Providence: Printed by Brown & Danforth, 1821. First edition. Unbound pamphlet, stitched as issued, 9.25 x 6 inches, 32 pages, untrimmed. Light faint stain to the lower inside corner of the text block; some light soiling, untrimmed fore-edges a little worn; a very good copy. Item #19082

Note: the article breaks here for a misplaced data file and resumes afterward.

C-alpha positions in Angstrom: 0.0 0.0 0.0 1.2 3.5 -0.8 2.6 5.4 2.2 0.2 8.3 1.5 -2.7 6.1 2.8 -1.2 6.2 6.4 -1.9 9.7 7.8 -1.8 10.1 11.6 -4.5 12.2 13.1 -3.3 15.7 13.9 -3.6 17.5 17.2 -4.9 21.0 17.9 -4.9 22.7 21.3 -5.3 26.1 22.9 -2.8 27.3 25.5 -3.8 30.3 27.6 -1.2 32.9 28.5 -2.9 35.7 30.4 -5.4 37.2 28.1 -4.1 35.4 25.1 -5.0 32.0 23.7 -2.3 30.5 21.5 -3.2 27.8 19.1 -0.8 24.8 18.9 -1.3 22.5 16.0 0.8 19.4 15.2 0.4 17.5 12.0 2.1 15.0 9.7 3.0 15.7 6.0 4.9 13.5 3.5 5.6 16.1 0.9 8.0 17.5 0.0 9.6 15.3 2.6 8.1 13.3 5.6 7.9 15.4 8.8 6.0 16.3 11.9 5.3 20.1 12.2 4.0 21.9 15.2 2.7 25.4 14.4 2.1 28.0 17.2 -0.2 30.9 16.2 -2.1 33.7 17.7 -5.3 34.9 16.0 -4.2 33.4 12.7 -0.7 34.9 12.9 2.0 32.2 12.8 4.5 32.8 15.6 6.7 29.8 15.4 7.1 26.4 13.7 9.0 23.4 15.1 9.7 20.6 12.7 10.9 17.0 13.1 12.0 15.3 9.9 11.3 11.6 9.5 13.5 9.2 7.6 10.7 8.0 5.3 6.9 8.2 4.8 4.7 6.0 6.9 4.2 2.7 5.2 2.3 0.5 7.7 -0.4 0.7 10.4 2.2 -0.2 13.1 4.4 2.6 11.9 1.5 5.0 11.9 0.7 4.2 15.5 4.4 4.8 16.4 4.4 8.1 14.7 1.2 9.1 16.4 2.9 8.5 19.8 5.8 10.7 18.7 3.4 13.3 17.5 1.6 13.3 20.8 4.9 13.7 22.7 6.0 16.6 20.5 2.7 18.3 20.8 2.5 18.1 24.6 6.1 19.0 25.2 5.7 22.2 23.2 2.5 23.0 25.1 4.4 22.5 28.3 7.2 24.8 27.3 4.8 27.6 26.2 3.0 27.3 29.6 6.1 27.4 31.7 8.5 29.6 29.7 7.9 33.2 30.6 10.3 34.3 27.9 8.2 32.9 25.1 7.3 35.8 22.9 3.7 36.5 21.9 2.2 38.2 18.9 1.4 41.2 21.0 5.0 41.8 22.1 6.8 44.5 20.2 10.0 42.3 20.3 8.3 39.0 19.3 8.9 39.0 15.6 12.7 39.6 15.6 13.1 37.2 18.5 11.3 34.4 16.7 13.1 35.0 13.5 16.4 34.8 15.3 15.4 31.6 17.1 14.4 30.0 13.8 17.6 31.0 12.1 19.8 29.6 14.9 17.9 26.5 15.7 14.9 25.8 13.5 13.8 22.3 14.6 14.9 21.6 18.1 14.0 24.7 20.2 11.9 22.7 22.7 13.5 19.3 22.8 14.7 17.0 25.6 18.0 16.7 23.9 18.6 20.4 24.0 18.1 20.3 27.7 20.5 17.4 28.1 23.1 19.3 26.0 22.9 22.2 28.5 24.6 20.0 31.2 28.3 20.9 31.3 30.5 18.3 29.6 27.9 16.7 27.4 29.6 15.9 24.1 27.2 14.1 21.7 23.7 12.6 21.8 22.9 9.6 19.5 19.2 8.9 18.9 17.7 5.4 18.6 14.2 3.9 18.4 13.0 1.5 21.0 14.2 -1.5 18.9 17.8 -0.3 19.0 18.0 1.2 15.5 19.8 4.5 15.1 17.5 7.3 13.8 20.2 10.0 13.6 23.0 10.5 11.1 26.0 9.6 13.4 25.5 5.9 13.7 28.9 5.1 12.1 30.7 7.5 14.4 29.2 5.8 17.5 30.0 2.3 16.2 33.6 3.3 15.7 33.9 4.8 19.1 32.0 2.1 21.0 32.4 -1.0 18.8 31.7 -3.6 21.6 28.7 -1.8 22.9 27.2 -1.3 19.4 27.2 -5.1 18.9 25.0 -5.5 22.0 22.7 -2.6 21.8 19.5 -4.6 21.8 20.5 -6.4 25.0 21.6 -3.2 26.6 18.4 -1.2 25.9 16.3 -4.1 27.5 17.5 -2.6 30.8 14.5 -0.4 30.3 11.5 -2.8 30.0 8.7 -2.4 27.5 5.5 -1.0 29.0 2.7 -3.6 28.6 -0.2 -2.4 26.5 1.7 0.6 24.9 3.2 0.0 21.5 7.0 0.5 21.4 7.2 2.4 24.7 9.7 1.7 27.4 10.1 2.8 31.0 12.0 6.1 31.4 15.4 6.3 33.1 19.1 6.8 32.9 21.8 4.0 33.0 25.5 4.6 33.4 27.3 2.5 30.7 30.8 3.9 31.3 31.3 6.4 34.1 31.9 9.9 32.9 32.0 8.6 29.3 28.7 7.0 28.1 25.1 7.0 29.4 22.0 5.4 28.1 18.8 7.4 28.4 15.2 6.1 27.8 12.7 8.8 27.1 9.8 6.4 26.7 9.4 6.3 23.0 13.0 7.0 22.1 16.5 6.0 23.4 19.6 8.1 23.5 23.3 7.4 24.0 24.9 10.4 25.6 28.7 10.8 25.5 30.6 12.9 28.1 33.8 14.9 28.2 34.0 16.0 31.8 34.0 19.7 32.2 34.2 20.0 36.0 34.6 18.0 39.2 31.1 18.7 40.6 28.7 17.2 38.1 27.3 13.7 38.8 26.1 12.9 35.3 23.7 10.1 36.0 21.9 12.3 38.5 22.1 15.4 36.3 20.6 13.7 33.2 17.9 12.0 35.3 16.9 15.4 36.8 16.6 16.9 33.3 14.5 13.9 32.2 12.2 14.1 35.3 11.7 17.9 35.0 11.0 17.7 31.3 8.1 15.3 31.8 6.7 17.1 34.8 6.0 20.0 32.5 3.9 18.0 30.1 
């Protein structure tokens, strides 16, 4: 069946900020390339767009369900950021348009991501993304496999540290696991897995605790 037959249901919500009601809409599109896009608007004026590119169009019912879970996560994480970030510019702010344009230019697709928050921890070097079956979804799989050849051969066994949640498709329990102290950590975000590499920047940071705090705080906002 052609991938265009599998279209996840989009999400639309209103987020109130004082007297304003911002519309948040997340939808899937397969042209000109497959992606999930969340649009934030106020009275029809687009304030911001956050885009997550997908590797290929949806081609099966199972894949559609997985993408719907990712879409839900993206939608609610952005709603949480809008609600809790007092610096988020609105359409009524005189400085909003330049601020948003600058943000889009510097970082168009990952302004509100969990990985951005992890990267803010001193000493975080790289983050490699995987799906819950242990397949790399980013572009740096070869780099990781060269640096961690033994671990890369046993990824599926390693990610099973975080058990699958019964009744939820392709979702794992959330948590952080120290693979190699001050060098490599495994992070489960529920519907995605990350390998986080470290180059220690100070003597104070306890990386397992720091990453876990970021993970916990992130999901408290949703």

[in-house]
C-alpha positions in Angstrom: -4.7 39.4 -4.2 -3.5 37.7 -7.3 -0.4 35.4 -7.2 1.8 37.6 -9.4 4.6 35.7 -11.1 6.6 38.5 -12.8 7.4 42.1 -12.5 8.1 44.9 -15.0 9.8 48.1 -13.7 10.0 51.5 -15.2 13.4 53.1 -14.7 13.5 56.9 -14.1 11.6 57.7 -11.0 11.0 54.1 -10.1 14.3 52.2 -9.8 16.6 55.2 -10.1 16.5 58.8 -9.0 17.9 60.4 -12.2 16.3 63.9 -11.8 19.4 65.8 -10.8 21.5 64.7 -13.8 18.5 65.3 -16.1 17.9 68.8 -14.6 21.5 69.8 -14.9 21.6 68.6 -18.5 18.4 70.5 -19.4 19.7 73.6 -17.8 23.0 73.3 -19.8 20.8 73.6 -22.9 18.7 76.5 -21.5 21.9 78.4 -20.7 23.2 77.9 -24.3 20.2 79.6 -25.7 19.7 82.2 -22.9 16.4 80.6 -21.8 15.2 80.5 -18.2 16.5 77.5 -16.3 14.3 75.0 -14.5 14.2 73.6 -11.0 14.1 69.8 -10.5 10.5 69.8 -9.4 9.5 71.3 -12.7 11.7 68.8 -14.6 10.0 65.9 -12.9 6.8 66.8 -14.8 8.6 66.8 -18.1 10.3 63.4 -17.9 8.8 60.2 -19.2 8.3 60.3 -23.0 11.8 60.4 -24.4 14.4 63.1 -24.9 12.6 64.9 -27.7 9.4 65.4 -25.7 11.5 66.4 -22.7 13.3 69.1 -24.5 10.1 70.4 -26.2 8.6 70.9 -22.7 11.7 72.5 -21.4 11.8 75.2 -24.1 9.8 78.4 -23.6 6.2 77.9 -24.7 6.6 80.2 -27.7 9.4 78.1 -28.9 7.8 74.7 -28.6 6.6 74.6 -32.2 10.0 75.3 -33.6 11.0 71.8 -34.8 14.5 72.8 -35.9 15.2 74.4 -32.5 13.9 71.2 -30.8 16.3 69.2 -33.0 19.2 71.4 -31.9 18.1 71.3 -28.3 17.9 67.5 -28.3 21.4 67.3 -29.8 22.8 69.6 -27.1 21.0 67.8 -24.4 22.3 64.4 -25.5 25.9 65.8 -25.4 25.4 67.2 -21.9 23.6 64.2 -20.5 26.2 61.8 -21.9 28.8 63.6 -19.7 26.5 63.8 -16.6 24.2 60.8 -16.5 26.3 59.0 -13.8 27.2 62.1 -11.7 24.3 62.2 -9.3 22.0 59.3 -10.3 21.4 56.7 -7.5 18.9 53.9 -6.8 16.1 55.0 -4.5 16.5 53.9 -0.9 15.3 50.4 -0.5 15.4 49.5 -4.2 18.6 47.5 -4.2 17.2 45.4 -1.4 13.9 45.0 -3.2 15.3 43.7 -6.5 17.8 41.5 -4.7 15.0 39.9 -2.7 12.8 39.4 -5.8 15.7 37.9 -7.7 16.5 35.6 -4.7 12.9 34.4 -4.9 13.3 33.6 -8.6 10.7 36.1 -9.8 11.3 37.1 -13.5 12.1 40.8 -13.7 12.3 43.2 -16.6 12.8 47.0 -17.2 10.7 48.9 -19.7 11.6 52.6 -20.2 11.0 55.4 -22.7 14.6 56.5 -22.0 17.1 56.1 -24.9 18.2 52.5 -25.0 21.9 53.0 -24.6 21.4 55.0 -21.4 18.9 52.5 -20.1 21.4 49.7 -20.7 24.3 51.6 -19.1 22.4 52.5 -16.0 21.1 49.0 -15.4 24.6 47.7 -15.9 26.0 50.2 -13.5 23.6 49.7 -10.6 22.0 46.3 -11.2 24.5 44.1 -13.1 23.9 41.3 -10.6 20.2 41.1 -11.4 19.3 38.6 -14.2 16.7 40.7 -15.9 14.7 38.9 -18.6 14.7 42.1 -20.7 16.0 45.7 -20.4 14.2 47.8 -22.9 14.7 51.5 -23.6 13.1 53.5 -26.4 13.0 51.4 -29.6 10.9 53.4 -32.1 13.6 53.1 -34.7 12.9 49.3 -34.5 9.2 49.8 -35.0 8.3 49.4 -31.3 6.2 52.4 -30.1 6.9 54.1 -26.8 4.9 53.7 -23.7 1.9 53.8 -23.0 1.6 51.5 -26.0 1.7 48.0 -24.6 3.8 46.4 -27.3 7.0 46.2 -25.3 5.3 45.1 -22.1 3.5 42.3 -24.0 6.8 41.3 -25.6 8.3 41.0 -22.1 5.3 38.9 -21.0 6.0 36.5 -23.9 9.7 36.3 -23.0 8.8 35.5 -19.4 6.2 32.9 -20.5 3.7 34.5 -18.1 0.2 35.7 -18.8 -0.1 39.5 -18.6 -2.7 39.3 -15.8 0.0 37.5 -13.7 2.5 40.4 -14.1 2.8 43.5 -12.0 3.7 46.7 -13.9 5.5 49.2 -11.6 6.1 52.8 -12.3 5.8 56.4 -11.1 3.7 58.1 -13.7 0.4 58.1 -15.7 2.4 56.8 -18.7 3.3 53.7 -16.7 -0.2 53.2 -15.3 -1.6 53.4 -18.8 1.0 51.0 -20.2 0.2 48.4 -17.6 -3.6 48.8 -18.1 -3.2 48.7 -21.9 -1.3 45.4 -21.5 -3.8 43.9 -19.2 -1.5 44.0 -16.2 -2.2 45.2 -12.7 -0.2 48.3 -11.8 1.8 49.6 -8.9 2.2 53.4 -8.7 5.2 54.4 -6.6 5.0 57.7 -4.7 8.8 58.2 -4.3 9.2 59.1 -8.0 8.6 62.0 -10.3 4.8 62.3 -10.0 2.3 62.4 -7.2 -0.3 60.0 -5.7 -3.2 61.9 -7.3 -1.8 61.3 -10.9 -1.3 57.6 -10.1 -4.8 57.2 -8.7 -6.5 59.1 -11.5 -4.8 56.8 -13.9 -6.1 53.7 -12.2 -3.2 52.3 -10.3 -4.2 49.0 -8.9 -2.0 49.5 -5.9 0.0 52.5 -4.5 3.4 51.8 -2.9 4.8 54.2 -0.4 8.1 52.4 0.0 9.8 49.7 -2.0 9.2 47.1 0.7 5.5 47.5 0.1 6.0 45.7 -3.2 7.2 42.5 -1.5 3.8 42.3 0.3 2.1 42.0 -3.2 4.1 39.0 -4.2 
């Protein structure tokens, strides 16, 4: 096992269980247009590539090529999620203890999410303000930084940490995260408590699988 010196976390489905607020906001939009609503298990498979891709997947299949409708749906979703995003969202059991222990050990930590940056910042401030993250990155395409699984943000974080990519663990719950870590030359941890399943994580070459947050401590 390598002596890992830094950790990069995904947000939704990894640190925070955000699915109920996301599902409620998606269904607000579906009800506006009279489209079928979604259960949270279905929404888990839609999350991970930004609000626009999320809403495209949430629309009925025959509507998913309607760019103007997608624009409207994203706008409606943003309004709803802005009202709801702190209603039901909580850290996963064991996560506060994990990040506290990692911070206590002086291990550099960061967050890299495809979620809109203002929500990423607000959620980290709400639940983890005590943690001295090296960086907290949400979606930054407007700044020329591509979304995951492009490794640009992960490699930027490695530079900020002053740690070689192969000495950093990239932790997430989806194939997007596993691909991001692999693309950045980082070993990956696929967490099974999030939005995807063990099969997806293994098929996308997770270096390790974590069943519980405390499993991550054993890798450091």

"That the Africans and their descendants are not only capable of acquiring the common rudiments of education, but the higher branches of science, the most plenary evidence could be adduced. . . . Although the natural equality of the Europeans and Africans has been repeatedly demonstrated, yet if there was even an injurious disparity inherent in the latter, it would not diminish, but rather enhance their claim to have their one talent cultivated to the utmost limits of which it is capable, in order to render them useful citizens." The detailed account of the foundation and organization of this important early African American church and school in Providence, the result of a committee of both African American and white Providence residents who secured a bequest from Moses Brown to found the Meeting House and school which eventually evolved in the Congdon Street Baptist Church. This work does much to suggest the propriety of educating African Americans, with the inclusion here of a substantial portion of Benjamin Banneker's 1791 letter to Jefferson on the intelligence of the Negro and Jefferson's reply. Per the catalog entry found on OCLC, "Authorship derived from inscription on copy in Moses Brown Papers Collection (MS 930), UMass Amherst Special Collections, and from the text of: A memorial of Rev. Henry Jackson, D.D., late pastor of the Central Baptist church, Newport, R.I." American Imprints 6564; Sabin 80636; Lib. Company. Afro-Americana, 2nd ed. Suppl. 27.